Logging intensity drives variability in carbon stocks in lowland forests in Vietnam

Suzanne M. Stas*, Tinh Cong Le, Hieu Dang Tran, Thi Thai Hoa Hoang, Marijke van Kuijk, An Van Le, Duc Tung Ngo, Ad van Oostrum, Oliver L. Phillips, Ervan Rutishauser, Benedict D. Spracklen, Tuyet Thi Anh Tran, Trai Trong Le, Dominick V. Spracklen

*Corresponding author for this work

Research output: Contribution to journalArticleAcademicpeer-review

3 Citations (Scopus)


Forest degradation in the tropics is generating large carbon (C) emissions. In tropical Asia, logging is the main driver of forest degradation. For effective implementation of REDD+ projects in logged forests in Southeast Asia, the impacts of logging on forest C stocks need to be assessed. Here, we assess C stocks in logged lowland forests in central Vietnam and explore correlations between logging intensity, soil, topography and living aboveground carbon (AGC) stocks. We present an approach to estimate historical logging intensities for the prevalent situation when complete records on logging history are unavailable. Landsat analysis and participatory mapping were used to quantify the density of historical disturbances, used as a proxy of logging intensities in the area. Carbon in AGC, dead wood, belowground carbon (BGC) and soil (SOC) was measured in twenty-four 0.25 ha plots that vary in logging intensity, and data on recent logging, soil properties, elevation and slope were also collected. Heavily logged forests stored only half the amount of AGC of stems ≥10 cm dbh as lightly logged forests, mainly due to a reduction in the number of large (≥60 cm dbh) trees. Carbon in AGC of small trees (5–10 cm dbh), dead wood and BGC comprised only small fractions of total C stocks, while SOC in the topsoil of 0–30 cm depth stored ~50% of total C stocks. Combining logging intensities with soil and topographic data showed that logging intensity was the main factor explaining the variability in AGC. Our research shows large reductions in AGC in medium and heavily logged forests. It highlights the critical importance of conserving big trees to maintain high forest C stocks and accounting for SOC in total C stock estimates.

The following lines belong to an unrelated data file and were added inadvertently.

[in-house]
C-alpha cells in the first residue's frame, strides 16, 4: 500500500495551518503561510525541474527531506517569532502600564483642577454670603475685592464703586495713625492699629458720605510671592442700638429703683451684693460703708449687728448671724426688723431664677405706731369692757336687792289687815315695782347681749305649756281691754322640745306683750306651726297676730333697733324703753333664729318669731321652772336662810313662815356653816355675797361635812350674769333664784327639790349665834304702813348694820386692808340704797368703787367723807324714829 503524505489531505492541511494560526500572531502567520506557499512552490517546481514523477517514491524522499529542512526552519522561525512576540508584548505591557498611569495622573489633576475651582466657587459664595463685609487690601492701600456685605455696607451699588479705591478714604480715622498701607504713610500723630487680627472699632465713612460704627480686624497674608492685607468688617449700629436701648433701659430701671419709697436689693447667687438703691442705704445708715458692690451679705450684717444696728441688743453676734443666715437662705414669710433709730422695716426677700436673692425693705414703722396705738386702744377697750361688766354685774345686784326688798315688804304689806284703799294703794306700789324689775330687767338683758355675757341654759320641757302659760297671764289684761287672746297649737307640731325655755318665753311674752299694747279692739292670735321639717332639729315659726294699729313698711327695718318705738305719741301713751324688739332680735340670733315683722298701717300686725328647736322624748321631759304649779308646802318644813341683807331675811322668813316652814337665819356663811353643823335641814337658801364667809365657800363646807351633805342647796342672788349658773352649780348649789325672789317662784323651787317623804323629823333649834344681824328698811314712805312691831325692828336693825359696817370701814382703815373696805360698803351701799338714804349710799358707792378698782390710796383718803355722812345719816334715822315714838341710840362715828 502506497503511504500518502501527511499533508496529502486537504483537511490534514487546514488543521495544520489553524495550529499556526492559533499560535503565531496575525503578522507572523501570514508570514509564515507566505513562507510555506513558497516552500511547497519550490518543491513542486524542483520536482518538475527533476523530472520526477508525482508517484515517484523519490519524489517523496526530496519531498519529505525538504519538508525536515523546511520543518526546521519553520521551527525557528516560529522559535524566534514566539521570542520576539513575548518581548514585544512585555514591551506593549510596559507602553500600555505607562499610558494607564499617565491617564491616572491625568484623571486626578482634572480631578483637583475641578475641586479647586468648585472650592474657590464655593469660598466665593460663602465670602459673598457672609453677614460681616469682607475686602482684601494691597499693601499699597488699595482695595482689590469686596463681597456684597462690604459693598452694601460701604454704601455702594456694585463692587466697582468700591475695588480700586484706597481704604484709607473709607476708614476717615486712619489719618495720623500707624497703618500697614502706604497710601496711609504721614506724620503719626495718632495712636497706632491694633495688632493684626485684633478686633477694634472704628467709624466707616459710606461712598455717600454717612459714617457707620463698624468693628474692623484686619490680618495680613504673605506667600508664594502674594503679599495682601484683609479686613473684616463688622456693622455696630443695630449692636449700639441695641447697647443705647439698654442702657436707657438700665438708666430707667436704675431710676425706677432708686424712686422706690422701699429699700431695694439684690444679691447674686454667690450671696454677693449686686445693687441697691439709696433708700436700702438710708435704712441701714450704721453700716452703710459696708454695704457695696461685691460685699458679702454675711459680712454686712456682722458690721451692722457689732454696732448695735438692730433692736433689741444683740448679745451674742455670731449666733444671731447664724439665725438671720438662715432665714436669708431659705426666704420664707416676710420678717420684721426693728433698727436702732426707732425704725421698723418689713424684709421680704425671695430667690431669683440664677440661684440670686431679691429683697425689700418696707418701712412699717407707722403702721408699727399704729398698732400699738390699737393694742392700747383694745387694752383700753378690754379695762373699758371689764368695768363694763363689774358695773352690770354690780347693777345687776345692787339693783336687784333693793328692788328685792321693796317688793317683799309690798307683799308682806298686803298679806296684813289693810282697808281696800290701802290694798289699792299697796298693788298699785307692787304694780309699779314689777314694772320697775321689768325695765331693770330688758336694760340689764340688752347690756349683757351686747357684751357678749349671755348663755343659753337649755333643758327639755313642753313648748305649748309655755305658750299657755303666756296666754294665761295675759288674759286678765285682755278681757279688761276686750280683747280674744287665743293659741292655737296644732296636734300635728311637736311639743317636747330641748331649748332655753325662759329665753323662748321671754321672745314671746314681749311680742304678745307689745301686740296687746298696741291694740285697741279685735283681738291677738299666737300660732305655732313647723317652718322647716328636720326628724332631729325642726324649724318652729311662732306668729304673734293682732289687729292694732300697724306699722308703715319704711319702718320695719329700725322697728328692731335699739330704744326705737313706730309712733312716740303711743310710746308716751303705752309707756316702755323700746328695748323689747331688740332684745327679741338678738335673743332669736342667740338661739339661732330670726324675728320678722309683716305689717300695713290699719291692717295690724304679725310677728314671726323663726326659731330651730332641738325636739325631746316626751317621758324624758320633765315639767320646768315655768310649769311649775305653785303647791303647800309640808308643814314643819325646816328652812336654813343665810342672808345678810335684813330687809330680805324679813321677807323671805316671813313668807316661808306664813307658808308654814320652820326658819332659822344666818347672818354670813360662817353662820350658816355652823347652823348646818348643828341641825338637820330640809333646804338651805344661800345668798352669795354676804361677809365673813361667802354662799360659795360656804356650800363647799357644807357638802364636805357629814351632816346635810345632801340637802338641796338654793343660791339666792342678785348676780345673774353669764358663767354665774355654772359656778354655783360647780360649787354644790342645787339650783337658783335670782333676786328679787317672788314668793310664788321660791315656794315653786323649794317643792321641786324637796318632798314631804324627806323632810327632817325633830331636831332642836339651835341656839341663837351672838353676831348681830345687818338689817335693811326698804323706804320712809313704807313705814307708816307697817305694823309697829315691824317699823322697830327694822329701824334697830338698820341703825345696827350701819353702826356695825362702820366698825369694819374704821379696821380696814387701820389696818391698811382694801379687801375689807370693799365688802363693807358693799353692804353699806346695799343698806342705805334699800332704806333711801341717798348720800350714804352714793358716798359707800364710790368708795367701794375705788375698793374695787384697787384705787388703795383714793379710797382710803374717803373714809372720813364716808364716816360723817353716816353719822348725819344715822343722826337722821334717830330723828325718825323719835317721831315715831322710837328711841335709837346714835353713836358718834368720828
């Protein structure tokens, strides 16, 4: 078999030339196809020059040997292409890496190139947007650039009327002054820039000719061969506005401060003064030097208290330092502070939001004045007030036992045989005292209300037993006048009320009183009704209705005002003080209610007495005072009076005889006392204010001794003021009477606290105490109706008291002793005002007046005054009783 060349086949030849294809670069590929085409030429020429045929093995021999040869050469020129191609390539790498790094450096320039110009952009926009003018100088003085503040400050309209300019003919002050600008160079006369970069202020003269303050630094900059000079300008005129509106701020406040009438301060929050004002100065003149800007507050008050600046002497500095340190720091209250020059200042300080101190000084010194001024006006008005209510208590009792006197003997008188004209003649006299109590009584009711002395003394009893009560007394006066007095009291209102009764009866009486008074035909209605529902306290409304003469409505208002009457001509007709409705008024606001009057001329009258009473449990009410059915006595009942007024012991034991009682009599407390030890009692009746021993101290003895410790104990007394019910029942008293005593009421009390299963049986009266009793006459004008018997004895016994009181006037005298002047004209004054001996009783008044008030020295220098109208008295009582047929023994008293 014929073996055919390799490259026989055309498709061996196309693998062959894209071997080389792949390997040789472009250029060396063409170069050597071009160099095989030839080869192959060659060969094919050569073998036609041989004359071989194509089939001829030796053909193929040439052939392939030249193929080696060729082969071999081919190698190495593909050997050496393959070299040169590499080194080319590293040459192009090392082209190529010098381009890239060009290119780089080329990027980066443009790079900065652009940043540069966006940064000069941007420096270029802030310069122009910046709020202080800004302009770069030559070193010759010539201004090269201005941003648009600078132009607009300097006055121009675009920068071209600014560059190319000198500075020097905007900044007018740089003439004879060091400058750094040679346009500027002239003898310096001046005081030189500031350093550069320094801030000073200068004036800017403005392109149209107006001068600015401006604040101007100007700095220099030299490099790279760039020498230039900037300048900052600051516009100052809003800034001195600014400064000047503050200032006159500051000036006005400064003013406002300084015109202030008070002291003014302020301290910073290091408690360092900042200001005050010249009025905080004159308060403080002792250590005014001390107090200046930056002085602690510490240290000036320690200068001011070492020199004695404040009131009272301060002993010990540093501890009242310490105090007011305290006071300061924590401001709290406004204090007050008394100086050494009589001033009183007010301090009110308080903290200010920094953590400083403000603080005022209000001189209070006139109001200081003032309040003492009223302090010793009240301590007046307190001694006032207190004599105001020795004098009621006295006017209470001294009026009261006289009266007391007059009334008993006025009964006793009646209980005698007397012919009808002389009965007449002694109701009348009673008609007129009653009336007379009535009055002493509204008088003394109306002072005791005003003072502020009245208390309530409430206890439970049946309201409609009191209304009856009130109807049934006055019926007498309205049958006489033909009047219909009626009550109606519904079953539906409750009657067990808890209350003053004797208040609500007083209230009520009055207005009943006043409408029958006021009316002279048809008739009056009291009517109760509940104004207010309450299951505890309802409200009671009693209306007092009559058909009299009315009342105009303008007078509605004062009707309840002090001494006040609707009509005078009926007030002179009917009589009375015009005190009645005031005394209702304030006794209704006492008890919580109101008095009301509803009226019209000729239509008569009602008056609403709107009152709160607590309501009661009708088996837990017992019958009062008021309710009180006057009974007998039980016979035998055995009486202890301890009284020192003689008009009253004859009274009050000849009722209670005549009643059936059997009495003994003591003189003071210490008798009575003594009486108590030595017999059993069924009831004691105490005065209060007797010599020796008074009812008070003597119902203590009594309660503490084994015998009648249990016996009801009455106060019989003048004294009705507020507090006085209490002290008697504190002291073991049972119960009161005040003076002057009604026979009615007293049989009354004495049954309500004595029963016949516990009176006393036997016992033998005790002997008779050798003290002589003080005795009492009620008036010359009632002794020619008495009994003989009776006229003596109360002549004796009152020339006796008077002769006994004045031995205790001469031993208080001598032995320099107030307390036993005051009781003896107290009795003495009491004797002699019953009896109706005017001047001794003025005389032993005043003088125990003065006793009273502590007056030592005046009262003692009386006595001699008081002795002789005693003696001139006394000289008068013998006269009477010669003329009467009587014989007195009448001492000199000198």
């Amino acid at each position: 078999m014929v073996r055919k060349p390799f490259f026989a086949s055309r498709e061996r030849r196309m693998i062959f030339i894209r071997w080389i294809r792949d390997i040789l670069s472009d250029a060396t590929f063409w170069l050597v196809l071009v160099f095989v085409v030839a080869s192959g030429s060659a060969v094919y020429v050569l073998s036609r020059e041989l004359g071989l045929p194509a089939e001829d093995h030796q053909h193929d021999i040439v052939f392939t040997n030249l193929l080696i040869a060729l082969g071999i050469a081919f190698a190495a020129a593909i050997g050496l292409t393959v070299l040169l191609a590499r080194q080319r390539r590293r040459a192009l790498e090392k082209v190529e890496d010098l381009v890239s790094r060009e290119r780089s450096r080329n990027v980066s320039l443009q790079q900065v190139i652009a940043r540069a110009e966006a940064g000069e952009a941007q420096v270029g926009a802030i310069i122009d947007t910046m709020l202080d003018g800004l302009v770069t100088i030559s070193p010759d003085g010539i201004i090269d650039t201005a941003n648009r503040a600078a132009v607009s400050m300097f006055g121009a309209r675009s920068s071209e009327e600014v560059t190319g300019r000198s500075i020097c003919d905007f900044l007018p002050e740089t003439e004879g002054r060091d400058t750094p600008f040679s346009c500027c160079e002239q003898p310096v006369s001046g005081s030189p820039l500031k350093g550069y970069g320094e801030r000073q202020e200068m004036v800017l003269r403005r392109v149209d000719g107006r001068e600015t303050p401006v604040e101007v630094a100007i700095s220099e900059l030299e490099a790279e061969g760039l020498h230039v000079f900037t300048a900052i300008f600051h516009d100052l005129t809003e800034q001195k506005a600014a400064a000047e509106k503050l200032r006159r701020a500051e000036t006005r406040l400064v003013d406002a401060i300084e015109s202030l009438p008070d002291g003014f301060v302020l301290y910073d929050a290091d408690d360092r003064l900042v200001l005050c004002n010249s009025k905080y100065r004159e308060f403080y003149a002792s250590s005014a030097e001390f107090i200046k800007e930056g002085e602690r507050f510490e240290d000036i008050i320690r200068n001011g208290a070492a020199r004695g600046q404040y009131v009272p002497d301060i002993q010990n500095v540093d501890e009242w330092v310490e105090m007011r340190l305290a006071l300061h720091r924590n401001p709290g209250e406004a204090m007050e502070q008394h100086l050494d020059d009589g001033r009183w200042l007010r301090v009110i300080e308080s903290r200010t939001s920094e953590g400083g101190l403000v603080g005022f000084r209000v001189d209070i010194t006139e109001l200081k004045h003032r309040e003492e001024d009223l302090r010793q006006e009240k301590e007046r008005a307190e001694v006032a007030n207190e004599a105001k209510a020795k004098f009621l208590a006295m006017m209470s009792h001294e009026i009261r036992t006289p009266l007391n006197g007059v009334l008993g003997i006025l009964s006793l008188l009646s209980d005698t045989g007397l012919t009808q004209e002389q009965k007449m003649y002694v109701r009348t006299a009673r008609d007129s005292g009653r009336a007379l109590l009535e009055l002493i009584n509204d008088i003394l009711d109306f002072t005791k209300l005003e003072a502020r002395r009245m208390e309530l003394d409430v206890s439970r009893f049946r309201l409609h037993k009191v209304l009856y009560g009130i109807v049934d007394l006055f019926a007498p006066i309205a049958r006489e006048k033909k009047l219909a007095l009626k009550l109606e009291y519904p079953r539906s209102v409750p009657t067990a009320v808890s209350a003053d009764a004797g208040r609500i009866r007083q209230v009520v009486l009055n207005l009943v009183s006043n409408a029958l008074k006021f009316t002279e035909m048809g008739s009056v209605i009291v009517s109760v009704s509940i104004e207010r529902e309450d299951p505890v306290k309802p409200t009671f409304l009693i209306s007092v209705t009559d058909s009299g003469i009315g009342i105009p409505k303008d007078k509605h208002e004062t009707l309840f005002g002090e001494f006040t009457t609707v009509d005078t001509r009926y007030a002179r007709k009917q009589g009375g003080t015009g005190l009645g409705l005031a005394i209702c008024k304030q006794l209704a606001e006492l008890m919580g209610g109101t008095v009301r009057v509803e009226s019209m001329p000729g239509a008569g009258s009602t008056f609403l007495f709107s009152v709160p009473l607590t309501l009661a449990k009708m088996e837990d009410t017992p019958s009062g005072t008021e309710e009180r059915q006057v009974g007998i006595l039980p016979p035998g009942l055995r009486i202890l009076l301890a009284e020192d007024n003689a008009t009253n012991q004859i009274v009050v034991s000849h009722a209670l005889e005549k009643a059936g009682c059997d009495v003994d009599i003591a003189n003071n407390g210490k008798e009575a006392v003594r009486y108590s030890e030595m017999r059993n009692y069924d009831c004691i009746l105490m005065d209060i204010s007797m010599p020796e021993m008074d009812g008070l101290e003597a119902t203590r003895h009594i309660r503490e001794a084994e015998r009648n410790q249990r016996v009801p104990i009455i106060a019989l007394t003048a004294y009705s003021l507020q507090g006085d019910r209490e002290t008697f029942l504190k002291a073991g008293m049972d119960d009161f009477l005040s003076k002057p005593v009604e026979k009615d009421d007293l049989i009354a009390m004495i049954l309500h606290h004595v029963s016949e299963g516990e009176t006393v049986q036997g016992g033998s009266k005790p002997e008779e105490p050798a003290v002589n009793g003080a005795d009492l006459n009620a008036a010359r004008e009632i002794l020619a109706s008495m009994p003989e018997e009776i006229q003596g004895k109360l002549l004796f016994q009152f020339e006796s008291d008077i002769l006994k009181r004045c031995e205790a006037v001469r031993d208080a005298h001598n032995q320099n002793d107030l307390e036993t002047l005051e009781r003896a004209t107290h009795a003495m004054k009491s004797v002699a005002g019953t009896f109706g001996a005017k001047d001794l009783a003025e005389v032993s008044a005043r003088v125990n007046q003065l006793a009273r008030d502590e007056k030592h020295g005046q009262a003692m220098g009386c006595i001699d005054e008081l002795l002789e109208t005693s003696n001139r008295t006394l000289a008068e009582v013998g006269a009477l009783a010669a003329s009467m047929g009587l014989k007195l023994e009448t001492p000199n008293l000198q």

Original languageEnglish
Article number117863
JournalForest Ecology and Management
Publication statusPublished - 15 Mar 2020


  • Biomass
  • Dead wood
  • Forest carbon
  • Forest degradation
  • Landsat
  • Soil
  • Southeast Asia
  • Tree census

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